2. Because men work more hours on average than women,some of the of the raw wage gap naturally disappears just by simply controlling for the number of hours worked per we. For example, women earned 83% of median male earnings for all workers working 35 hours per week or more, for a raw, unadjusted pay gap of 17% for full-time workers. But for those workers with a 40-hour workweek, women earned 89.3% of median male earning for a pay gap of only 10.7%. Therefore, once we control only for one variable – hours worked – and compare men and women both working 40-hours per week in 2014, nearly half of the raw 17% pay gap reported by the BLS disappears.
ghostrecon says2017-01-28T13:36:46.8572037Z
3. The BLS reports that for full-time single workers who have never married, women earned 93.7% of men’s earnings in 2014, which is a wage gap of only 6.3% (see Table 1 and chart above), compared to an overall unadjusted pay gap of 17% for workers in that group. When controlling for marital status and comparing the earnings of unmarried men and unmarried women, nearly two-thirds of the raw 17% wage gap is explained by just one variable (among many): marital status.
ghostrecon says2017-01-28T13:37:31.0988037Z
4. In Table 7, the BLS reports that for full-time single workers with no children under 18 years old at home (includes never married, divorced, separated, and widowed), women’s median weekly earnings of $667 were 94% of the weekly earnings of $701 for their male counterparts in that cohort (see chart above). For this group, once you control for marital status and children at home, we can explain almost two-thirds of the unadjusted gender earnings gap.
ghostrecon says2017-01-28T13:38:19.4120037Z
5.Also from Table 1 in the BLS report, we find that for married workers with a spouse present, women working full-time earned only 78.6% of what married men with a spouse present earned working full-time in 2014 (see chart). Therefore, BLS data show that marriage has a significant and negative effect on women’s earnings relative to men’s, but we can realistically assume that marriage is a voluntary lifestyle choice, and it’s that personal decision, not necessarily labor market discrimination, that contributes to at least some of the gender wage gap for married full-time workers.
ghostrecon says2017-01-28T13:40:02.2160037Z
6.Also in Table 1, the BLS reports that for young workers ages 20-24 years, women earned 92.3% of the median earnings of male full-time workers reflecting a 7.7% gender wage gap for that age cohort in 2014.Once again, controlling for just a single important variable – age – we find that more than half of the overall unadjusted raw wage gap for all workers (17%) disappears for young workers.
ghostrecon says2017-01-28T13:40:46.9724037Z
8.Also from Table 7, married women (with spouse present) working full-time with children under 18 years at home earned 81% of what married men (spouse present) earned working full-time with children under 18 years (see chart). Once again, we find that marriage and motherhood have a significantly negative effect on women’s earnings; but those lower earnings don’t necessarily result from labor market discrimination, they more likely result from personal family choices about careers, workplace flexibility, child care, and the number of hours worked, etc.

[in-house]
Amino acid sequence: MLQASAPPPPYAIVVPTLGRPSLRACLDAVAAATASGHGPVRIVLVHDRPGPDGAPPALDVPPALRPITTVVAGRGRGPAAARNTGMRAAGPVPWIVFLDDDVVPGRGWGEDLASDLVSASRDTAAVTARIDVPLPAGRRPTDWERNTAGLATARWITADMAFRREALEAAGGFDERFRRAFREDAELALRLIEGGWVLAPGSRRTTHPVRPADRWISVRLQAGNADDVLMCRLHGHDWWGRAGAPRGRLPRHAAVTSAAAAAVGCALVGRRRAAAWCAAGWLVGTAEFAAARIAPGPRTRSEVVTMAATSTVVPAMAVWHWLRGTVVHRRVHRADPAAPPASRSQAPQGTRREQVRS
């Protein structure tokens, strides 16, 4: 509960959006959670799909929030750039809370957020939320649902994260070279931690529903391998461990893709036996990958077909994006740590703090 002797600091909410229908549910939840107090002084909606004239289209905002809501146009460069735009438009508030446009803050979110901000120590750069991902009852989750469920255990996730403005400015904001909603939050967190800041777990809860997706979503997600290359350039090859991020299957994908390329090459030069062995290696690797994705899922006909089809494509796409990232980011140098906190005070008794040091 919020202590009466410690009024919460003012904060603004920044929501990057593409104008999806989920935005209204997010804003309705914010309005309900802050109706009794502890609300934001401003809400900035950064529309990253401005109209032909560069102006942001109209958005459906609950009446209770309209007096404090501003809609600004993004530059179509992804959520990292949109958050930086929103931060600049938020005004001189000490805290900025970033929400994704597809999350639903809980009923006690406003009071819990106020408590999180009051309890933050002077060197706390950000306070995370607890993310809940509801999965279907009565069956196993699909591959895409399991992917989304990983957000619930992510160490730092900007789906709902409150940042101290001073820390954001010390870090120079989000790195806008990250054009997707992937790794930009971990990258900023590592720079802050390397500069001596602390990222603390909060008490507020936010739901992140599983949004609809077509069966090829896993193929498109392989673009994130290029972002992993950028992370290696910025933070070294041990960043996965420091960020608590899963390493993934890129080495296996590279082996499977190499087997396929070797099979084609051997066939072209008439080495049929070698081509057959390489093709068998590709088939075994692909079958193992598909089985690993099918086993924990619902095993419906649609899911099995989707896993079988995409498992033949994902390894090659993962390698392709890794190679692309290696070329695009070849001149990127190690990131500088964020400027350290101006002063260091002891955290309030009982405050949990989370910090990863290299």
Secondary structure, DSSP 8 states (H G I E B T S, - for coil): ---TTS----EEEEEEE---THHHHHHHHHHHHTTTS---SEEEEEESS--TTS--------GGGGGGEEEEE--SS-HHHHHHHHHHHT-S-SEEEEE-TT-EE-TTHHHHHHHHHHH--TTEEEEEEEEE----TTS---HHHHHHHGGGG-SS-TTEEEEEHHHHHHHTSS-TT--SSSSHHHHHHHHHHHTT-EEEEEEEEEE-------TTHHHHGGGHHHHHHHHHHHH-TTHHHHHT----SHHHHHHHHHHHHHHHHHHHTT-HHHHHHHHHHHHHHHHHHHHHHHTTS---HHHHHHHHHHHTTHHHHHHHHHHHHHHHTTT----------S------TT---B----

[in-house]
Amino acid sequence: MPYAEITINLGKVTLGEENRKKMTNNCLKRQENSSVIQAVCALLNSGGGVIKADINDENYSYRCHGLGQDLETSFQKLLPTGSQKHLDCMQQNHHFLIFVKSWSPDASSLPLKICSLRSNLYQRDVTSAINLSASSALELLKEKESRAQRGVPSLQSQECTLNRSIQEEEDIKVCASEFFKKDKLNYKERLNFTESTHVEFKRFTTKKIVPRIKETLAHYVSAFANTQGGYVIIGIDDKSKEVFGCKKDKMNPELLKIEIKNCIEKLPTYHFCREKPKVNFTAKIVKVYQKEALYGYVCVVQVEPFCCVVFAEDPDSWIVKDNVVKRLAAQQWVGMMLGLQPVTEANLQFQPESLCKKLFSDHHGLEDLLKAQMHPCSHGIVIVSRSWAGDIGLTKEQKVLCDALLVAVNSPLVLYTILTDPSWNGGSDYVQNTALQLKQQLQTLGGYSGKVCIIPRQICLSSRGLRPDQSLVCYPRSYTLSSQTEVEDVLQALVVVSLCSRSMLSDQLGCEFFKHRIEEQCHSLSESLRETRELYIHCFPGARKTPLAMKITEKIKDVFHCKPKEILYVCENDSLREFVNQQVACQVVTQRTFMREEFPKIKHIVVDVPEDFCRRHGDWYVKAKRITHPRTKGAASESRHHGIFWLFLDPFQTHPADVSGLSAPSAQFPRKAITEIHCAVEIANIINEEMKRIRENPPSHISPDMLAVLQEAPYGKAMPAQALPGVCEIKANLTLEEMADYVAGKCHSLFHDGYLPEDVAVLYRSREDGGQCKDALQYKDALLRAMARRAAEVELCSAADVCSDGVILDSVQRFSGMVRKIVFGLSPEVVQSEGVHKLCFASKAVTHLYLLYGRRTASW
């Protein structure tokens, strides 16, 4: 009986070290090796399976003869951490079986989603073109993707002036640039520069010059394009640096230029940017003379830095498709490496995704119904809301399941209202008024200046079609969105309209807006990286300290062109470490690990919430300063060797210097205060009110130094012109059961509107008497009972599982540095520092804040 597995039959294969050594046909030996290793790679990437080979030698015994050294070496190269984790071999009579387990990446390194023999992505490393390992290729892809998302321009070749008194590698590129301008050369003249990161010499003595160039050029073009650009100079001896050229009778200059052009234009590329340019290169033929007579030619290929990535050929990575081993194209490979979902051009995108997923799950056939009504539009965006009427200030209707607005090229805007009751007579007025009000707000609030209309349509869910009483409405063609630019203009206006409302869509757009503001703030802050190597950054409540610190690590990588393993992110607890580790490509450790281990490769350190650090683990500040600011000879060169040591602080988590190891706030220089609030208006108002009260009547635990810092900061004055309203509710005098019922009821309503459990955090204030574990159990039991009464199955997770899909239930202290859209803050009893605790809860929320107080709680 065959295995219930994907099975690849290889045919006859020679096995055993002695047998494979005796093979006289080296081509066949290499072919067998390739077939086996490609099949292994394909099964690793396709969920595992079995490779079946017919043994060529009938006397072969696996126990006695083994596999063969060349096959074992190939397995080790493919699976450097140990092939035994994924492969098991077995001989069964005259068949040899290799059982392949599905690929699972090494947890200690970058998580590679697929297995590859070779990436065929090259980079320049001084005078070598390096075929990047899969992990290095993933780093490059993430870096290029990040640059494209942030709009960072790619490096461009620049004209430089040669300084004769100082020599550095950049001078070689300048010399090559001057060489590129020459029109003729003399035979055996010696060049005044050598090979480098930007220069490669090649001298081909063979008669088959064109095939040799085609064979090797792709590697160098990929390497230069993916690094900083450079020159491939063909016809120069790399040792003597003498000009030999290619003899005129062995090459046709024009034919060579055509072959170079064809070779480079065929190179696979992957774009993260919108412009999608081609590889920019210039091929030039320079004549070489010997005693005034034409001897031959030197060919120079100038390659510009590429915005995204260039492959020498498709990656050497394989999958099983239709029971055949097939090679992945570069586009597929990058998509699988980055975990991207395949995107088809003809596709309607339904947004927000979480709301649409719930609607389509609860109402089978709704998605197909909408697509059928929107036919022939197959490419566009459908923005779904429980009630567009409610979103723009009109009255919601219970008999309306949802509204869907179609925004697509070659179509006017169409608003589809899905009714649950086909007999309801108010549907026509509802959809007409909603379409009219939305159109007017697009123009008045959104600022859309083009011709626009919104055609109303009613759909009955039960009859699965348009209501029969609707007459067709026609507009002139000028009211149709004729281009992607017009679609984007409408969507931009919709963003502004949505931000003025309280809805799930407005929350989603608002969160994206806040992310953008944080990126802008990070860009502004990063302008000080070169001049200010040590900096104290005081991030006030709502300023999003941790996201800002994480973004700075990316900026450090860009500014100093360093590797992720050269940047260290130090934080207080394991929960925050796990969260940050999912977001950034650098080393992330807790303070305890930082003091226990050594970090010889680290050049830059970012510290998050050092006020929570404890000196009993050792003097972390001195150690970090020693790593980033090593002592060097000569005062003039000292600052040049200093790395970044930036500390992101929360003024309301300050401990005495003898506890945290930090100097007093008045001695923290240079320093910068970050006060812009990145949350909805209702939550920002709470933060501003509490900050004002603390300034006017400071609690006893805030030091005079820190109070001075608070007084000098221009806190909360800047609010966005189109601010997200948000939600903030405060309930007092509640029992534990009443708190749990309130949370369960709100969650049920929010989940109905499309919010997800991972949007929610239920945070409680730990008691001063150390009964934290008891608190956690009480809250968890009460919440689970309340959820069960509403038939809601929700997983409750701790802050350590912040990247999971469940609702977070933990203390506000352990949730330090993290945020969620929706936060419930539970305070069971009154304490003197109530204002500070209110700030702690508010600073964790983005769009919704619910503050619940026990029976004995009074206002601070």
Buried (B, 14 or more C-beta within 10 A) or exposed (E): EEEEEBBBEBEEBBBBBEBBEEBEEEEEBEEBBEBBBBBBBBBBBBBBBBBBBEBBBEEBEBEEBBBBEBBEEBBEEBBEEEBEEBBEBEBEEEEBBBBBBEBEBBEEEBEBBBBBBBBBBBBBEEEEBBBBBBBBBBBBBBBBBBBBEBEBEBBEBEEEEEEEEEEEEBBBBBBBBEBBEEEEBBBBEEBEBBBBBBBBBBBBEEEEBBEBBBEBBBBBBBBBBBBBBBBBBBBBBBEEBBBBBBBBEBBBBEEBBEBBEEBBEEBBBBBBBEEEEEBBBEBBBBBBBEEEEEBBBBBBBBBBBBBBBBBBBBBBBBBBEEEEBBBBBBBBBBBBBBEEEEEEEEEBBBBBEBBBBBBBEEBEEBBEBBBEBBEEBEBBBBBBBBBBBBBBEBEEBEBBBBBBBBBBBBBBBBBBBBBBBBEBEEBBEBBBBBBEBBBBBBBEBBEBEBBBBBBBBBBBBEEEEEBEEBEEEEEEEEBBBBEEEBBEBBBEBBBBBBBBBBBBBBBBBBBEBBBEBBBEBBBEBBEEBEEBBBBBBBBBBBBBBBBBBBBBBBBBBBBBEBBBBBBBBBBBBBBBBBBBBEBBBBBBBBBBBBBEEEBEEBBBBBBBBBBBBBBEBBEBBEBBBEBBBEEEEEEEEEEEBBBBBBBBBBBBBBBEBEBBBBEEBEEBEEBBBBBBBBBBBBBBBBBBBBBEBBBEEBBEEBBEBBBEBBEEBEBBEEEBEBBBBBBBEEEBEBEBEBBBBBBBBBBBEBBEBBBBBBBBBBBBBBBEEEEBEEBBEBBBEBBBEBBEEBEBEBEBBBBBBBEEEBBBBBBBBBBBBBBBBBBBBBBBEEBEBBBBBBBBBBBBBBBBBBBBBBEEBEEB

ghostrecon says2017-01-28T13:42:13.5056037Z
9.When the BLS reports that women working full-time in 2014 earned 83% of what men earned working full-time, that is very much different than saying that women earned 83% of what men earned for doing exactly the same work while working the exact same number of hours in the same occupation, with exactly the same educational background and exactly the same years of continuous, uninterrupted work experience. As shown above, once we start controlling individually for the many relevant factors that affect earnings, e.g. hours worked, age, marital status and having children, most of the raw earnings differential disappears. In a more comprehensive study that controlled for all of the relevant variables simultaneously, we would likely find that those variables would account for nearly 100% of the unadjusted, raw earnings differential of 17% lower earnings for women reported by the BLS. Discrimination, to the extent that it does exist, would likely account for a very small portion of the raw gender pay gap.
ghostrecon says2017-01-28T13:43:52.8776037Z
Source (https://www.Bls.Gov/opub/reports/womens-earnings/archive/highlights-of-womens-earnings-in-2014.Pdf).
ghostrecon says2017-01-28T13:55:31.2896037Z
This is why all feminism theory is hypocritical because it does not based on solid evidence and comprehensive research. Their theory is simply bias and portray men as ruthless and evil.
BAM1979 says2017-02-08T18:55:01.9843943Z
Which 'gender wage gap' is this, exactly? I'll assume it's the one that doesn't exist - that seems to be the commonly referenced one - and say , no the imaginary gender wage gap doesn't discriminate against women.
joeyt1817 says2017-05-22T19:24:08.4173355Z
@ghostrecon Women graduate college at a higher rate than men. They aren't being denied opportunities, they have the chance for more.
krixtina says2019-09-10T20:53:27.7556703Z
Ghostrecon I can't believe you said that! More women go to college and graduate than men. Women have hard jobs that don't pay so well and some male jobs are easy and pay more, Can you explain how that is not discrimination? I know because I have worked both, Super hard high skilled jobs that are predominantly female are paid much less than easy jobs that are predominantly male. Women in general are much more educated these days. Less babies are also born. The hardest job on earth is raising good children to be adults. That is a non paying job done mostly by women although men are more involved now. Just seems that you may have a bias towards men being superior.

Freebase Icon   Portions of this page are reproduced from or are modifications based on work created and shared by Google and used according to terms described in the Creative Commons 3.0 Attribution License.

By using this site, you agree to our Privacy Policy and our Terms of Use.